The SP2T RF switch of FIG. 1 comprises 3 ports: a common port P1, a first input/output port P2, and a second input/output port P3. The switch includes two circuit branches B1, B2, where input/output port P2 is connected to the one end of circuit branch B1, and where input/output port P3 is connected to one end of circuit branch B2, and where the other ends of both circuit branches B1 and B2 are connected to the common port P1. A pair of control voltages applied to control terminals V1 and V2 can set the switch in a first state of operation or a second state of operation according to the logic table given below.

TABLE 1
Logic table for prior art SP2T PIN diode switch of FIG. 1.
Switch State V1 V2 Circuit branch B1 Circuit branch B2
First State 0 V 5 V Low Loss between High Isolation
of Operation P1 and P2 between P1 and P3
Second State 5 V 0 V High Isolation Low Loss between
of Operation between P1 and P2 P1 and P3

The switch of FIG. 1 includes PIN diodes D1, D2, D3, D4, where D1 and D2 are the respective shunt and series PIN diodes of circuit branch B1 and where D3 and D4 are the respective shunt and series PIN diodes of circuit branch B2

The switch further includes DC blocking capacitors C1, C2, C3, C4, C5, C6 which are selected so they have a very low impedance for RF signals within the operating frequency range of the switch. DC biasing components C7 and L3 provide a noise free DC voltage at node M, and DC biasing components C8 and L4 provide a noise free DC voltage at node N. DC biasing component L1 provides a path to ground, via R1, for a DC current arising from a nonzero voltage at node G, and similarly DC biasing component L2 provides a path to ground, via R2, for a DC current arising from a nonzero voltage at node H. Resistor R1 is selected to regulate the current which can flow from node G to ground when a DC voltage is present at node G, and resistor R2 is selected to regulate the current which can flow from node H to ground when a DC voltage is present at node H.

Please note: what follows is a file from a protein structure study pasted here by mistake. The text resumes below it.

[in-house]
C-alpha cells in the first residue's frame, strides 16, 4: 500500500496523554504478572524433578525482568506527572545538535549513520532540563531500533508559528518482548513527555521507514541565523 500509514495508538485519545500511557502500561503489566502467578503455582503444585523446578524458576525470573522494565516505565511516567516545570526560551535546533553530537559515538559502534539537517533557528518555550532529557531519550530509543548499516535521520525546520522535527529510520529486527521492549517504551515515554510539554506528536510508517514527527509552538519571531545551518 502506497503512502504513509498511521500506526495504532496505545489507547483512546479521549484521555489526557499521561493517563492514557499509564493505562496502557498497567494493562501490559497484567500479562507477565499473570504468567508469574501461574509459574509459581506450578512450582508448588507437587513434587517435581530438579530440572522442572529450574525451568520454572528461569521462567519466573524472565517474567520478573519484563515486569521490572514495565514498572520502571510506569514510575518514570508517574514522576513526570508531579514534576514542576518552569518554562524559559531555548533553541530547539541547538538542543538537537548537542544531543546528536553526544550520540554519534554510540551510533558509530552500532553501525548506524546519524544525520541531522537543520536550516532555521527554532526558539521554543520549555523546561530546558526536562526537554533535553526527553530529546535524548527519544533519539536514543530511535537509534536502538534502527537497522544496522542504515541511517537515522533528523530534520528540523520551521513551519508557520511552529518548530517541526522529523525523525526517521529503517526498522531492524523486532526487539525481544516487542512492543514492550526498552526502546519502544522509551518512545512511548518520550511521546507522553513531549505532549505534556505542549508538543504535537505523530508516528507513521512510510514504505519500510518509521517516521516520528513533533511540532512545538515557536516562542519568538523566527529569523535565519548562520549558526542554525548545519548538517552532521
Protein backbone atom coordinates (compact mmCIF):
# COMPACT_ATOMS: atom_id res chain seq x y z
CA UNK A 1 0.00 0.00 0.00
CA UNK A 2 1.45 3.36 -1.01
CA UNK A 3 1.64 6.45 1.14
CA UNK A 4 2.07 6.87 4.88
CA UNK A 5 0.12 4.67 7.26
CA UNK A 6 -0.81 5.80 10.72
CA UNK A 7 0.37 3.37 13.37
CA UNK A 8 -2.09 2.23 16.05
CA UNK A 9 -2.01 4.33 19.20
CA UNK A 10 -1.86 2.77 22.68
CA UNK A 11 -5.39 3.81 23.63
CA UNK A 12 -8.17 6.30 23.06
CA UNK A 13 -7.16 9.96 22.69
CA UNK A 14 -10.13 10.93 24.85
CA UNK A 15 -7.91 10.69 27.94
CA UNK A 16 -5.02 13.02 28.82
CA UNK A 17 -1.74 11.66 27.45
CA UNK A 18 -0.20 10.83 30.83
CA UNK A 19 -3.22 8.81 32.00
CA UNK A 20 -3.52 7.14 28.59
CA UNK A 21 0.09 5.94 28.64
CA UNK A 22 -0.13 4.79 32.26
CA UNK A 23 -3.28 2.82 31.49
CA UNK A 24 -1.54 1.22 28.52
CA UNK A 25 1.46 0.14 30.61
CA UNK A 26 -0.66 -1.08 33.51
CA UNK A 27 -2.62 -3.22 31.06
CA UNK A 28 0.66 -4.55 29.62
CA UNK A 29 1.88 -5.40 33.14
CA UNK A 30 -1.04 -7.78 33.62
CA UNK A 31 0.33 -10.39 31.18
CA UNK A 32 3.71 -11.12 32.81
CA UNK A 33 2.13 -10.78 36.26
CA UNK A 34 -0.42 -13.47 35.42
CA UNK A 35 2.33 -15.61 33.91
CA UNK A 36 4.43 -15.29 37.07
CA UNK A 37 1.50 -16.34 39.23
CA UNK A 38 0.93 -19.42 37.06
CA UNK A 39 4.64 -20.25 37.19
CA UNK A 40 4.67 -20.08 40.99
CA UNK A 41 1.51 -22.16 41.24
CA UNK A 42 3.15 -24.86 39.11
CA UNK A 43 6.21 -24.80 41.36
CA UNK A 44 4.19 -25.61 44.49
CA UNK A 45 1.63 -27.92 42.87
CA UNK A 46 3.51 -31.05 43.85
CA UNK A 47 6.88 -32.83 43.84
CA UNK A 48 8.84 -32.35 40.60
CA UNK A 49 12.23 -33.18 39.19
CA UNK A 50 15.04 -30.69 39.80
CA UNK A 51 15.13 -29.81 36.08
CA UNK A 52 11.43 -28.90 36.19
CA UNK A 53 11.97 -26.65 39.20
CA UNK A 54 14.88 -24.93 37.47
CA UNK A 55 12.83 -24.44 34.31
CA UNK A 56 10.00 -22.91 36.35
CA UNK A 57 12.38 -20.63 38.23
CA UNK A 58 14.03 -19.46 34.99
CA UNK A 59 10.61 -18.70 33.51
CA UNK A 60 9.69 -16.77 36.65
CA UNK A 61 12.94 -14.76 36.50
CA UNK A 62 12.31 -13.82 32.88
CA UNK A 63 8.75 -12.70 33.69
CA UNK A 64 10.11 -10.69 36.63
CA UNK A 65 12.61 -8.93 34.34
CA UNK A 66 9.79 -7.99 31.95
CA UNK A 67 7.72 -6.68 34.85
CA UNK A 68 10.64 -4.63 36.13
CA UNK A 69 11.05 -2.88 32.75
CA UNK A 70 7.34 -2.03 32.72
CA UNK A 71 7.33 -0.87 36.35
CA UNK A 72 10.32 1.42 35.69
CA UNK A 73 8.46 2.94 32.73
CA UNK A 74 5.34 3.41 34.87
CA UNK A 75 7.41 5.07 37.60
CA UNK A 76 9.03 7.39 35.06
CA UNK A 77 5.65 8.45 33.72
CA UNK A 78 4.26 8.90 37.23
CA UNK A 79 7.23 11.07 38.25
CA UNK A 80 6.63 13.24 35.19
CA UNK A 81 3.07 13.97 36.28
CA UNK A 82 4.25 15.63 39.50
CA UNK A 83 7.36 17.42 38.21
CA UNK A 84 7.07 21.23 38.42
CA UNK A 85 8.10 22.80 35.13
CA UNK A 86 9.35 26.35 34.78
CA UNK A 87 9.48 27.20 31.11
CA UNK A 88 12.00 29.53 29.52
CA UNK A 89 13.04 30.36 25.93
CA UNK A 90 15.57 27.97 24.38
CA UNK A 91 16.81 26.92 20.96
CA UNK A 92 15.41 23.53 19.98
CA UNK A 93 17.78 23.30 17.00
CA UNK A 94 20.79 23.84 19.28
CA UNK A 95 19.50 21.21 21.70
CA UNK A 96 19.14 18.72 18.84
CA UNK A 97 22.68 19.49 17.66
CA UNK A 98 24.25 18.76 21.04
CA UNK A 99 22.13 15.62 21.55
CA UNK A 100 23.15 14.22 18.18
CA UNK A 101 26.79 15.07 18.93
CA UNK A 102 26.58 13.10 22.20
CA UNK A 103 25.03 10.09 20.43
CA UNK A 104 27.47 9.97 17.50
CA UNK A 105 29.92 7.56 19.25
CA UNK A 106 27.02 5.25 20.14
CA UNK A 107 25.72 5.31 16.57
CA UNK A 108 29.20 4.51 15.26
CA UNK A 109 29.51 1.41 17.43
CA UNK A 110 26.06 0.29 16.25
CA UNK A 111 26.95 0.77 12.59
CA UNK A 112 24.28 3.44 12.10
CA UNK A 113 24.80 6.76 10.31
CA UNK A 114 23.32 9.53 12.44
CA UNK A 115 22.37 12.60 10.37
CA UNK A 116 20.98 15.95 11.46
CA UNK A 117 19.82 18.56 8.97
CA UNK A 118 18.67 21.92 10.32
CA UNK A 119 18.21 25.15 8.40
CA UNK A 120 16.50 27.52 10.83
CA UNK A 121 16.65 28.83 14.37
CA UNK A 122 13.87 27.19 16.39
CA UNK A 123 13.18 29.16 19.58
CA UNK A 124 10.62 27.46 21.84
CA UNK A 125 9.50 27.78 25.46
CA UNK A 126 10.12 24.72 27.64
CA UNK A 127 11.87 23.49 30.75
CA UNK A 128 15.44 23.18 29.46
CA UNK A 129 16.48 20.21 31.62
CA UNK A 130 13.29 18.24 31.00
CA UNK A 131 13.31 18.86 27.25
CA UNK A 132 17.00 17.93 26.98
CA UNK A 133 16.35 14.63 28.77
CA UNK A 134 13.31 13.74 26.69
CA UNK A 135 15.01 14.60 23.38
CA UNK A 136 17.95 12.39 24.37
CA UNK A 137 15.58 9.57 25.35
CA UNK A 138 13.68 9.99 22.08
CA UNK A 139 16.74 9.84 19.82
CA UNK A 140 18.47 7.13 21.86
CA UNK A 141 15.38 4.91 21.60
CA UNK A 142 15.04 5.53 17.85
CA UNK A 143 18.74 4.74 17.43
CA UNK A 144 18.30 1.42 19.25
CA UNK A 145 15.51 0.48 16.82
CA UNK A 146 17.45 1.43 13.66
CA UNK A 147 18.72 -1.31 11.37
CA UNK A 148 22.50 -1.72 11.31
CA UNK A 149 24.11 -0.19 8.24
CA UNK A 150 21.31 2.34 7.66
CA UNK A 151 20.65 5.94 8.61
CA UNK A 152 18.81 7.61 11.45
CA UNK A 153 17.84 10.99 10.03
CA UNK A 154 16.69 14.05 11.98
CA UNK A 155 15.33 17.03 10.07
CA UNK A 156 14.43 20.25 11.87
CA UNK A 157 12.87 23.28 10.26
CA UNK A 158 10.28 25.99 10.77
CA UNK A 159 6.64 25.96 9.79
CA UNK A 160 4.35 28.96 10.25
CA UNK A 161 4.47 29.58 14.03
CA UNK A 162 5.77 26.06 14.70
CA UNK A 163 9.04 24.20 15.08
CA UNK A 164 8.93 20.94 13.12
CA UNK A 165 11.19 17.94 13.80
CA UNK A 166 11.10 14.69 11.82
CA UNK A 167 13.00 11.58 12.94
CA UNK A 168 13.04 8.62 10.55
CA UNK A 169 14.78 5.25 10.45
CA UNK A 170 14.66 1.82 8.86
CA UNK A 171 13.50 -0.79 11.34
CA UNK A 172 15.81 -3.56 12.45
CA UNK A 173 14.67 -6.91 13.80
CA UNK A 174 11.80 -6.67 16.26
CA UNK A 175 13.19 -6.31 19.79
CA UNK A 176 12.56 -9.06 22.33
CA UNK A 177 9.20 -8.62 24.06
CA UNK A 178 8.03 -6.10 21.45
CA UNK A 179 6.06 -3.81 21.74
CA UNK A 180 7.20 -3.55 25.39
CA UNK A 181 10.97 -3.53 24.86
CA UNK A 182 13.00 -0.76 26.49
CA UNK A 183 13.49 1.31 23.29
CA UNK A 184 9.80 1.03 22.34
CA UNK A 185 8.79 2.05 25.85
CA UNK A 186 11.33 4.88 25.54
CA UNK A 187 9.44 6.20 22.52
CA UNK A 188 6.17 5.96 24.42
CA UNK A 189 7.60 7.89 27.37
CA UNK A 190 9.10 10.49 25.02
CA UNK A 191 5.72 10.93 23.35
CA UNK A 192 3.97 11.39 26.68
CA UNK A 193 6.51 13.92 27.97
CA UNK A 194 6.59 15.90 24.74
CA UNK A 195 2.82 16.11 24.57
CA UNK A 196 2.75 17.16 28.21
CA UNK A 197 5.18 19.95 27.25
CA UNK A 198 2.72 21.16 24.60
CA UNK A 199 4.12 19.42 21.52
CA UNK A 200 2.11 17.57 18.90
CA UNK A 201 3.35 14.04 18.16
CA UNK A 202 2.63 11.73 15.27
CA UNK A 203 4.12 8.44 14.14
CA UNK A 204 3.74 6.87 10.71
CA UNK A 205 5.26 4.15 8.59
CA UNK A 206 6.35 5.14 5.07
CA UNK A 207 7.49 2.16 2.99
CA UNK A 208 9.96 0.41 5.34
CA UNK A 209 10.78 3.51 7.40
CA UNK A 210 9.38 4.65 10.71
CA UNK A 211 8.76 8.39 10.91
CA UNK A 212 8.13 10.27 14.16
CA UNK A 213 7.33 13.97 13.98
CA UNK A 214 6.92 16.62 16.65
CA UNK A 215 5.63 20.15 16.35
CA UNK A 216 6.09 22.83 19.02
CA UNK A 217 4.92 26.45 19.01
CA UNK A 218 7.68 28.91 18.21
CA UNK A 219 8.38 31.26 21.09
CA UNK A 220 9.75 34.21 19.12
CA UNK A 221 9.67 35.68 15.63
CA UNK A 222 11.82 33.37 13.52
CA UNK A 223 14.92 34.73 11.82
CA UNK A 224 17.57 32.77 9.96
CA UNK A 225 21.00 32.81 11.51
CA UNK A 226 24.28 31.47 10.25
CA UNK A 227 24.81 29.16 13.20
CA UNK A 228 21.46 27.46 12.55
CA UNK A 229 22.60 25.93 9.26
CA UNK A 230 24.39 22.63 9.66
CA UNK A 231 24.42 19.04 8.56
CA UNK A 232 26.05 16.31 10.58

In the first state of operation of the RF switch of FIG. 1, diodes D2 and D3 are forward biased, and diodes D1 and D4 are reverse biased. An RF signal entering circuit branch B1 of the switch at port P2, will be substantially unaffected by reverse biased shunt PIN diode D1 connected to node G, will pass through the forward biased series PIN diode D2, will be isolated from circuit branch B2 by reverse biased series PIN diode D4, and hence will pass without significant attenuation to port P1 of the SP2T RF switch of FIG. 1.

Any small percentage of the RF signal which can pass through reverse biased series PIN diode D4 (due to the finite impedance of the reversed biased PIN diode D4), will have a low resistance path to ground at node H via forward biased shunt PIN diode D3 and capacitor C6 (recall that the value of C6 is chosen to be sufficiently large so that it has a low impedance for RF signals within the operating frequency range of the switch). Hence, the RF signal which enters the switch at P2 will be highly isolated from port P3 of the switch.